There’s a lot of variation of what it can be used for. Normal maps are a prime example of baking; you get two meshes - one low detailed and unwrapped, the other high detail, and then you bake not the lighting, but the “normals” of the high mesh (that is , the direction of the faces) to the low mesh. This results in an illusion of the low poly having detailed textures… it’s a bit to get your head around at first and it’s easier to start of just thinking in terms of mapping light and shadow.
In terms of saving, the baked map tends to replace the UV map you are baking to.
Edit: I thought I’d attach an example of a finished bake. Here, I have baked the normals of one mesh (the Suzanne monkey) to the UV map of another mesh, the cube. The result is that it looks as though I have modeled Suzanne into the surface of the cube. I could have baked the colour of the mesh, or any other rendering property, though I just chose “normals” as these make a bump map for the effect you see here. Normal mapping is a pretty extreme example though. If you are just getting to grips with baking, think of it as the ability to paint the UV map (surface) of a mesh as based on other object. I hope this normal map example doesn’t confuse you… it’s probably not the best example to show straight up.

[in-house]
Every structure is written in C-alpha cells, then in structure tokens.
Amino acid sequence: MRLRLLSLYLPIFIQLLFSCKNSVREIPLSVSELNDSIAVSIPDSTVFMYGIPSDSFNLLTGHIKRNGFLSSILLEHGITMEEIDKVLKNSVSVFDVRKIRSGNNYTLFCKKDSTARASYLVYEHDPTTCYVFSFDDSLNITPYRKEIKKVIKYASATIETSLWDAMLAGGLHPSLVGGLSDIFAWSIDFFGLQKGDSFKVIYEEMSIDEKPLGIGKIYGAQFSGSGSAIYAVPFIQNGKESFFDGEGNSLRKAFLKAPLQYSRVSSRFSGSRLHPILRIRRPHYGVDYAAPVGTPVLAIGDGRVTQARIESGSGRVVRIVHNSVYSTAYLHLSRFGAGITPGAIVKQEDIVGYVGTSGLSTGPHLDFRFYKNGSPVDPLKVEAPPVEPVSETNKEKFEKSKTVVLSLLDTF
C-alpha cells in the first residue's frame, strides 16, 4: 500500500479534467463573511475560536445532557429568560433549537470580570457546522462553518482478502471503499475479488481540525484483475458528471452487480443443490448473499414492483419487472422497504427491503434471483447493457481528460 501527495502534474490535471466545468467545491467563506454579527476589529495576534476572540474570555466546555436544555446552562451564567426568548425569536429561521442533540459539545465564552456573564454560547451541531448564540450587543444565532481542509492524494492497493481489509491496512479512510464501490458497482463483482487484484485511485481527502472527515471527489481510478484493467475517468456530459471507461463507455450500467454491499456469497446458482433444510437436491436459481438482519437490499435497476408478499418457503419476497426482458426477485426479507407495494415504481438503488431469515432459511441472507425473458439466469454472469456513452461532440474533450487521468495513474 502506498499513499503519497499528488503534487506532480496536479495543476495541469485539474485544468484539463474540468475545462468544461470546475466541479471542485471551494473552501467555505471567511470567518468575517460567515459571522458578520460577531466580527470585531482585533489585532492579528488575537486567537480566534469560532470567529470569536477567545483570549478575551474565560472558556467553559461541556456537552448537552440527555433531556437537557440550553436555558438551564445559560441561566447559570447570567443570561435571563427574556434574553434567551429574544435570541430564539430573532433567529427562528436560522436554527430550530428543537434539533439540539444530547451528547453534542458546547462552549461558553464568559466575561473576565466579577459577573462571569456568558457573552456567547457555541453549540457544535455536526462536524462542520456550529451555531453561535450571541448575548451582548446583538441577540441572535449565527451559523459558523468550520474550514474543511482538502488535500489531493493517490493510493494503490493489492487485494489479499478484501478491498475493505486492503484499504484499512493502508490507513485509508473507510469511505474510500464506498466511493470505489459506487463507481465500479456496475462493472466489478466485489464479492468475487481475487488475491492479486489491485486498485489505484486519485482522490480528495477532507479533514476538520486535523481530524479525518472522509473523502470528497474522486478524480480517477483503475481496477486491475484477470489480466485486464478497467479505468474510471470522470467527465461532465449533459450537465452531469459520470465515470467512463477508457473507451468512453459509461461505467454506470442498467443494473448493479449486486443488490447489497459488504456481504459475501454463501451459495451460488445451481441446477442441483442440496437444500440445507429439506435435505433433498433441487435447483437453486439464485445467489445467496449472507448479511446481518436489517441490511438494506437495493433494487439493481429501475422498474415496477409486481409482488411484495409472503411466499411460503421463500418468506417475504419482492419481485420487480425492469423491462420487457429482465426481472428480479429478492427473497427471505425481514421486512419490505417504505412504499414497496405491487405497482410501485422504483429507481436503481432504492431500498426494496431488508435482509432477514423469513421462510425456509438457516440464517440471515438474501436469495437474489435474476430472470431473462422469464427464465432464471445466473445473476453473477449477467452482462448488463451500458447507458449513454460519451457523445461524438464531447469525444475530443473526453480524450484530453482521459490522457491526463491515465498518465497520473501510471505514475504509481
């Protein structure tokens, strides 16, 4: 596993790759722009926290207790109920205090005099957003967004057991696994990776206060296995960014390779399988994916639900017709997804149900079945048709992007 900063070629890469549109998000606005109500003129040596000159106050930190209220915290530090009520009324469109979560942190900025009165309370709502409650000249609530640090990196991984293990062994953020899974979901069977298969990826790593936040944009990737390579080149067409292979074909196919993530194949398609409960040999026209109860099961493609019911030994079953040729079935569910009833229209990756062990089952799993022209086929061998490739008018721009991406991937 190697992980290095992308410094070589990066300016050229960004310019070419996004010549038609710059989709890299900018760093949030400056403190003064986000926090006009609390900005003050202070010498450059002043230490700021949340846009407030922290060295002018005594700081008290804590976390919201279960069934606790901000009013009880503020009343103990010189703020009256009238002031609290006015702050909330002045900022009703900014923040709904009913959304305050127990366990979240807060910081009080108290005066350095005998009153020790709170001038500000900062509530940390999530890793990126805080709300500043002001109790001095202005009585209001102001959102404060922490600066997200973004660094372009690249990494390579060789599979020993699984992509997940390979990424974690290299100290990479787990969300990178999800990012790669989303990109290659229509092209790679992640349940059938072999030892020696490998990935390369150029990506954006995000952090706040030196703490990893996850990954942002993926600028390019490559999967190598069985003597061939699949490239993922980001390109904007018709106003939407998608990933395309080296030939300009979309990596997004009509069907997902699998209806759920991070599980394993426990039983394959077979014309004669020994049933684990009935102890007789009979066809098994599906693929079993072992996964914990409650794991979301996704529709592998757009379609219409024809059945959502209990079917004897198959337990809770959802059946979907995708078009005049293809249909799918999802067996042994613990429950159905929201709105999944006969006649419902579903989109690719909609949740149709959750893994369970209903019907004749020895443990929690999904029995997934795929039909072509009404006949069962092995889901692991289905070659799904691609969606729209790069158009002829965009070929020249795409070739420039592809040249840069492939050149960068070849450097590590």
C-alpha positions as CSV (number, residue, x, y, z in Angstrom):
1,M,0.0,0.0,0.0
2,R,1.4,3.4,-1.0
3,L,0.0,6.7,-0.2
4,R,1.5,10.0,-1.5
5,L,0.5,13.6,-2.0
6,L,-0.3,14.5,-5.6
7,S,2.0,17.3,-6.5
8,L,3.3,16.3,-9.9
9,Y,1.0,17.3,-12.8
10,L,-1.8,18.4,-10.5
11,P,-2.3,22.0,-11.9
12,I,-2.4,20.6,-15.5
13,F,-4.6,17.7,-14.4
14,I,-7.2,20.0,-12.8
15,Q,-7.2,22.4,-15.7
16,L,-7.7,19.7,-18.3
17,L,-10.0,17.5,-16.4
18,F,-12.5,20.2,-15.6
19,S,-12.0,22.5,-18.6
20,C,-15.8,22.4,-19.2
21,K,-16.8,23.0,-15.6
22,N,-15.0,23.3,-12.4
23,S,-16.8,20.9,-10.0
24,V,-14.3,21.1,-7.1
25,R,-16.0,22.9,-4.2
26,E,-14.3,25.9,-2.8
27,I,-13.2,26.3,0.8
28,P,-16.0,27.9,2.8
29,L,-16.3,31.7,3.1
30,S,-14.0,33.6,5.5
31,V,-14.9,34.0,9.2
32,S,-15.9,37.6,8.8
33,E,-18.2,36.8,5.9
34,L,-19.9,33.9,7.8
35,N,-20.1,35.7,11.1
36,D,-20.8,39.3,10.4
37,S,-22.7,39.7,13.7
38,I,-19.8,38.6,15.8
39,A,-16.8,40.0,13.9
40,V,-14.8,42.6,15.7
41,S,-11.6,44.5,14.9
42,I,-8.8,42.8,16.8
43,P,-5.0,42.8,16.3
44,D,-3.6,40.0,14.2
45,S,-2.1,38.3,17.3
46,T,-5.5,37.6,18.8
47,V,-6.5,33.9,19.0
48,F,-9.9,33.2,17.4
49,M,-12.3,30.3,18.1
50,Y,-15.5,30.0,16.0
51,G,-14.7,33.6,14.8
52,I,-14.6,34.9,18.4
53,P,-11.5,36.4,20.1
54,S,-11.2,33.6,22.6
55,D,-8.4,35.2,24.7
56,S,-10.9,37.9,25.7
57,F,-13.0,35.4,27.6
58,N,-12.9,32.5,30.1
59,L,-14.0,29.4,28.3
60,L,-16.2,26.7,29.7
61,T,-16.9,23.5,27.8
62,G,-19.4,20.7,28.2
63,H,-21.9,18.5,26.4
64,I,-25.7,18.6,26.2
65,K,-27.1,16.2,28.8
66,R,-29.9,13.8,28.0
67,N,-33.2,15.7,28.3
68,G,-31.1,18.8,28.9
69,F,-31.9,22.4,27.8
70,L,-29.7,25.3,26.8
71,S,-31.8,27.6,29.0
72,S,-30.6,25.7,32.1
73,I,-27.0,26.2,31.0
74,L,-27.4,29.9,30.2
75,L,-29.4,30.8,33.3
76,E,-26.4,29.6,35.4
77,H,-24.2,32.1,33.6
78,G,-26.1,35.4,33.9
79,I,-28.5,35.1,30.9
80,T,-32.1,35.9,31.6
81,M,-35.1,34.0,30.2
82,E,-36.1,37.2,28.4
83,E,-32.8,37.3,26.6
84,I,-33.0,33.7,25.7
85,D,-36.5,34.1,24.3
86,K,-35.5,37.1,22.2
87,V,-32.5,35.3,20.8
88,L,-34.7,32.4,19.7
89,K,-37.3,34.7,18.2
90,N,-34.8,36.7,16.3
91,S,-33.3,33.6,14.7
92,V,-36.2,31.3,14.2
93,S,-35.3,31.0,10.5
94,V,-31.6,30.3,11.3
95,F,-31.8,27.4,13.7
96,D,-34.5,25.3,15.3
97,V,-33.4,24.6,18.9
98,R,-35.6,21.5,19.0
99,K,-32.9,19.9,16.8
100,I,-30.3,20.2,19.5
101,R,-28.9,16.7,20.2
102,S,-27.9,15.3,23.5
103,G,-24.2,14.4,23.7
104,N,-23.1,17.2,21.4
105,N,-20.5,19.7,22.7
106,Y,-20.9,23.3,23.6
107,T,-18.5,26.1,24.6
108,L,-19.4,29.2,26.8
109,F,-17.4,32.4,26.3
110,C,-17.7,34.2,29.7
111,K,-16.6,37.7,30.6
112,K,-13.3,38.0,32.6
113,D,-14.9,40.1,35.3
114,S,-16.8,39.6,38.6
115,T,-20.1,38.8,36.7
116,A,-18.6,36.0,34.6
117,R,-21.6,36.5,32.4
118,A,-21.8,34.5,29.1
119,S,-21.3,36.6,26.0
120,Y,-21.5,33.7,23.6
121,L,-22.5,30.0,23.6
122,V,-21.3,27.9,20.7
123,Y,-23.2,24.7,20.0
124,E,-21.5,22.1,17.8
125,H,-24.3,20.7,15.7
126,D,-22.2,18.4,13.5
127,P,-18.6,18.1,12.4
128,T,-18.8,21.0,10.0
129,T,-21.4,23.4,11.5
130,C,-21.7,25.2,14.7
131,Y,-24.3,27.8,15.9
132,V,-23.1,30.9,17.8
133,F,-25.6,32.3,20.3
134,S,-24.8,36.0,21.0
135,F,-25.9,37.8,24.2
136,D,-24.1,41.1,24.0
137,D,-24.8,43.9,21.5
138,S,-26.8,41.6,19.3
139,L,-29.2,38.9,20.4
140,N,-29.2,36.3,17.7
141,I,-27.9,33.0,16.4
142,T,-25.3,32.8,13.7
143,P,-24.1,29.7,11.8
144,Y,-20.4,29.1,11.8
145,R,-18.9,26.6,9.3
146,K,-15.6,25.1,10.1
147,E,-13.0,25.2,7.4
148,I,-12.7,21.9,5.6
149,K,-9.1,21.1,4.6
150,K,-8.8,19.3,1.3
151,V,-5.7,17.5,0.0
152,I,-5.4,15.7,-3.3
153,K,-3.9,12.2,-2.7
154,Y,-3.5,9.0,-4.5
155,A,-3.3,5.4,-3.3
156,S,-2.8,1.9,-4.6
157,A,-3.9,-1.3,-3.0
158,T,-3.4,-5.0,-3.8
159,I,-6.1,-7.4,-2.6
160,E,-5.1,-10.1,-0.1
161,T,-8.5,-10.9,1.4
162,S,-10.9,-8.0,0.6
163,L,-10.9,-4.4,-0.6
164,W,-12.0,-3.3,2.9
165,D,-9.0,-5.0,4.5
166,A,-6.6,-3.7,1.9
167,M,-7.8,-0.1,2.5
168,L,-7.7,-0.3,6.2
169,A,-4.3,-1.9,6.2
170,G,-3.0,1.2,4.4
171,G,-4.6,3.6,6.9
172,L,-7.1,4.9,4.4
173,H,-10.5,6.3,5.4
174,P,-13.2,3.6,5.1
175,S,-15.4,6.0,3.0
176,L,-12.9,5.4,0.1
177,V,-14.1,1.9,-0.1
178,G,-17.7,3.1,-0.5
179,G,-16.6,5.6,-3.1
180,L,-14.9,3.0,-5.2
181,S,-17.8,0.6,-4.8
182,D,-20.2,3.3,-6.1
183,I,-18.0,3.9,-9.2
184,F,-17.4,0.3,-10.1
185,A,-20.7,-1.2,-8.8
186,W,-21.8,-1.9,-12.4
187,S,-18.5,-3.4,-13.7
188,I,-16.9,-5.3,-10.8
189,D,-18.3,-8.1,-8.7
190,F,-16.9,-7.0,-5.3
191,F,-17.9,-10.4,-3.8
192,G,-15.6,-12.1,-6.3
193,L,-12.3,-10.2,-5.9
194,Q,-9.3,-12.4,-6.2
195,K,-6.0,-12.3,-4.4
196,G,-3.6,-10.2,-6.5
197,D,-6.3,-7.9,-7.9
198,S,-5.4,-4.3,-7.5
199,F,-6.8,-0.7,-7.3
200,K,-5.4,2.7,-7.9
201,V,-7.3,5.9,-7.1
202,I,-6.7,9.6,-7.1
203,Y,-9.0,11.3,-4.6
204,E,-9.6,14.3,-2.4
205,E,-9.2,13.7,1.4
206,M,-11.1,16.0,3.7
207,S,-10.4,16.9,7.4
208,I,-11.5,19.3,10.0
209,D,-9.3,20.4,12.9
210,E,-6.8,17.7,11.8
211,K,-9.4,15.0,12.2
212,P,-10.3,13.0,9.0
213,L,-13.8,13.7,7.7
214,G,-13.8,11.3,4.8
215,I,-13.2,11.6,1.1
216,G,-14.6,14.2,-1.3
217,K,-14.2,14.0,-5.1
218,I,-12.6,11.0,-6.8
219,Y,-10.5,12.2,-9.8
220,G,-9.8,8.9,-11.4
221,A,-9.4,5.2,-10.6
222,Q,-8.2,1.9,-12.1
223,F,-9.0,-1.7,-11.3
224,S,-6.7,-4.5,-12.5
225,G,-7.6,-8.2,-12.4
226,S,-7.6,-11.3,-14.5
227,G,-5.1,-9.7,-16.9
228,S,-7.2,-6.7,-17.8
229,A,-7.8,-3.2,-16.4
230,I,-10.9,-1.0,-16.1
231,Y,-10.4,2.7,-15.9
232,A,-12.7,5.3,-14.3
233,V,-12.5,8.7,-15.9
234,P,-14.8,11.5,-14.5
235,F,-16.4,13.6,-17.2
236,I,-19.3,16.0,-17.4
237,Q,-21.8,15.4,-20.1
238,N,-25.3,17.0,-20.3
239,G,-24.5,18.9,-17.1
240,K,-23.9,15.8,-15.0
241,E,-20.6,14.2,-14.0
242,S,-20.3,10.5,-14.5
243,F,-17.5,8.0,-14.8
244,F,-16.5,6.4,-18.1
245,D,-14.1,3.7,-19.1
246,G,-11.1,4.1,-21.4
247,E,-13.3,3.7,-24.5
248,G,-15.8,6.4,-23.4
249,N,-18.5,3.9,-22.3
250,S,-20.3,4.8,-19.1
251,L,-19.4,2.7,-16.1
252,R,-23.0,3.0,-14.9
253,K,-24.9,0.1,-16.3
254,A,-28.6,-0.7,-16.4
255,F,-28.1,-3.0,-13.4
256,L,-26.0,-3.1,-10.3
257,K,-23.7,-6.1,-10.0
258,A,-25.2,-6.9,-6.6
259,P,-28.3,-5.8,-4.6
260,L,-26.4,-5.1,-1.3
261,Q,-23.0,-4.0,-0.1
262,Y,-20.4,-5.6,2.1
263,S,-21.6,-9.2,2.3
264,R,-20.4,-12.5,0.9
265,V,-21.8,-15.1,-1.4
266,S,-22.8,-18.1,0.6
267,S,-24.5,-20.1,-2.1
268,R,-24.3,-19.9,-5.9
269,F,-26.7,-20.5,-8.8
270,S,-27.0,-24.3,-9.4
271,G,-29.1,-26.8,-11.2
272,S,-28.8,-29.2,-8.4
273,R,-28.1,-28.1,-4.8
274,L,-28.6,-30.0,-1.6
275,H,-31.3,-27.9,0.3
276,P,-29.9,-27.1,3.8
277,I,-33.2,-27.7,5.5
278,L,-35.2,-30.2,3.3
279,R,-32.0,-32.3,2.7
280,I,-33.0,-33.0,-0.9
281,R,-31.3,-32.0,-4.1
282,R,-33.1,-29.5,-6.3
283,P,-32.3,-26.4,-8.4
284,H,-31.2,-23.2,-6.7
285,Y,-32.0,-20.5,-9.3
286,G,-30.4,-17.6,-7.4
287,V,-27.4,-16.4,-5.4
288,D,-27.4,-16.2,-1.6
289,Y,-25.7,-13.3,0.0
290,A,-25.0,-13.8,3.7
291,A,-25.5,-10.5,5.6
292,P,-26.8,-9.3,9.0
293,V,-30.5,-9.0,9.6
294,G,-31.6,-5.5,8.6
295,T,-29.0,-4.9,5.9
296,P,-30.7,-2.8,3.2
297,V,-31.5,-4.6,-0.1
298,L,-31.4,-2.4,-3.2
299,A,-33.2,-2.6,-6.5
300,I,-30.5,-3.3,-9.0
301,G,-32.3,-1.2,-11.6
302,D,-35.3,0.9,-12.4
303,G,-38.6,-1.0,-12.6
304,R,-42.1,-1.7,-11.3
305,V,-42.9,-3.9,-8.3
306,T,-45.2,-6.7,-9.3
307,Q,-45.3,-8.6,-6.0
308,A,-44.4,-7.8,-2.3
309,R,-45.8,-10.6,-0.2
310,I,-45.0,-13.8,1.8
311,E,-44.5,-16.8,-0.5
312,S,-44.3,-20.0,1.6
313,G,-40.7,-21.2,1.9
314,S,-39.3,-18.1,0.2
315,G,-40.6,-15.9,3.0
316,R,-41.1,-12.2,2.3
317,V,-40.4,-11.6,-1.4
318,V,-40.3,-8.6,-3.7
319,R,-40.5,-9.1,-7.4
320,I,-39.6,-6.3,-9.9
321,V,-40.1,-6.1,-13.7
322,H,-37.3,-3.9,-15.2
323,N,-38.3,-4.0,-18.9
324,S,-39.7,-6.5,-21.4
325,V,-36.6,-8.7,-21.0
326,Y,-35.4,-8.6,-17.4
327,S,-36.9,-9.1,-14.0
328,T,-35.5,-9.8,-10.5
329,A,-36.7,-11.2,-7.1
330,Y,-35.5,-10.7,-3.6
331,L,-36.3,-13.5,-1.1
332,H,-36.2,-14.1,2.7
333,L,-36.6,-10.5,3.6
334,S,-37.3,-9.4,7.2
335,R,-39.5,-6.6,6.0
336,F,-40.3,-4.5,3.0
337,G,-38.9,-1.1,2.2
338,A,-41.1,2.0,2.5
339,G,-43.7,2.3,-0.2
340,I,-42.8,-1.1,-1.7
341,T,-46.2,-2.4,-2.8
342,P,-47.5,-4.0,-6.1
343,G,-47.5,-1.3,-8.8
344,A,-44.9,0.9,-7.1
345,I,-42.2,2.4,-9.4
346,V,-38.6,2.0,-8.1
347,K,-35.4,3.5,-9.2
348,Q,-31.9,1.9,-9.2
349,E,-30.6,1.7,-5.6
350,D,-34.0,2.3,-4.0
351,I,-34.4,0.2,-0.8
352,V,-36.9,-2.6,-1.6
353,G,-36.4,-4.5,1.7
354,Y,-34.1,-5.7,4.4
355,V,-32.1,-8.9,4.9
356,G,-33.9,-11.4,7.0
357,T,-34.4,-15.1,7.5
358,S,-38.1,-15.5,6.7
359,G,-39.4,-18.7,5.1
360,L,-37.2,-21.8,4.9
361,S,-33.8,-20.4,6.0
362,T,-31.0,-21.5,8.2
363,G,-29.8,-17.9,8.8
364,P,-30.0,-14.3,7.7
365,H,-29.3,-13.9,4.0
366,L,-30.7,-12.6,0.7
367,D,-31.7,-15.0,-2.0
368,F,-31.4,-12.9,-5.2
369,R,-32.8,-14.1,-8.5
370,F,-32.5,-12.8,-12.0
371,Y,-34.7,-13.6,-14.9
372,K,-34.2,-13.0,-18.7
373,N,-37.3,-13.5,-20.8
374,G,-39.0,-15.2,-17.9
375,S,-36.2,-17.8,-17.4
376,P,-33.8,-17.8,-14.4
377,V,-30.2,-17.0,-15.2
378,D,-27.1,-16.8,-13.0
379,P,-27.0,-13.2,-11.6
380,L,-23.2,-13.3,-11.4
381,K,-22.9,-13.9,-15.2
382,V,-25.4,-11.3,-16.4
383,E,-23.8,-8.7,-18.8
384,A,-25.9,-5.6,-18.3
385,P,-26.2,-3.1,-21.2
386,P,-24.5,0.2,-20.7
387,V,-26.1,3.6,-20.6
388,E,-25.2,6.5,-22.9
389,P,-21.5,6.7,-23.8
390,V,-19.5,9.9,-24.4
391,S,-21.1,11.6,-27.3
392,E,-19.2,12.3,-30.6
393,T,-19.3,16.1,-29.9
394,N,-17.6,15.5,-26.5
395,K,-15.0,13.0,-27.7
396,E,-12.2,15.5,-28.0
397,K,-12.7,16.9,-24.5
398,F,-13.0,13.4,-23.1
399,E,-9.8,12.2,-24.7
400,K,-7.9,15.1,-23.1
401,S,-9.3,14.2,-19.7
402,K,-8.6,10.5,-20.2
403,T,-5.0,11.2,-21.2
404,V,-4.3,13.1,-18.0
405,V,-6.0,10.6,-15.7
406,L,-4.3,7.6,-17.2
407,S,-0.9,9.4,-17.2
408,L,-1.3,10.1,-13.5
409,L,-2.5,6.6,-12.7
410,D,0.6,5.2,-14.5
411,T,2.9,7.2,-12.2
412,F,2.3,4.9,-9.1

baked_UVmap.blend (364 KB)
If you have GLSL (most do - can see shadows in 3D view) when you move the lights around, or rotate the cube, the baked normal map will act just like real bumps. (If you do not, just hit [F12] to render). The “baking” is the process I used to create the bump map.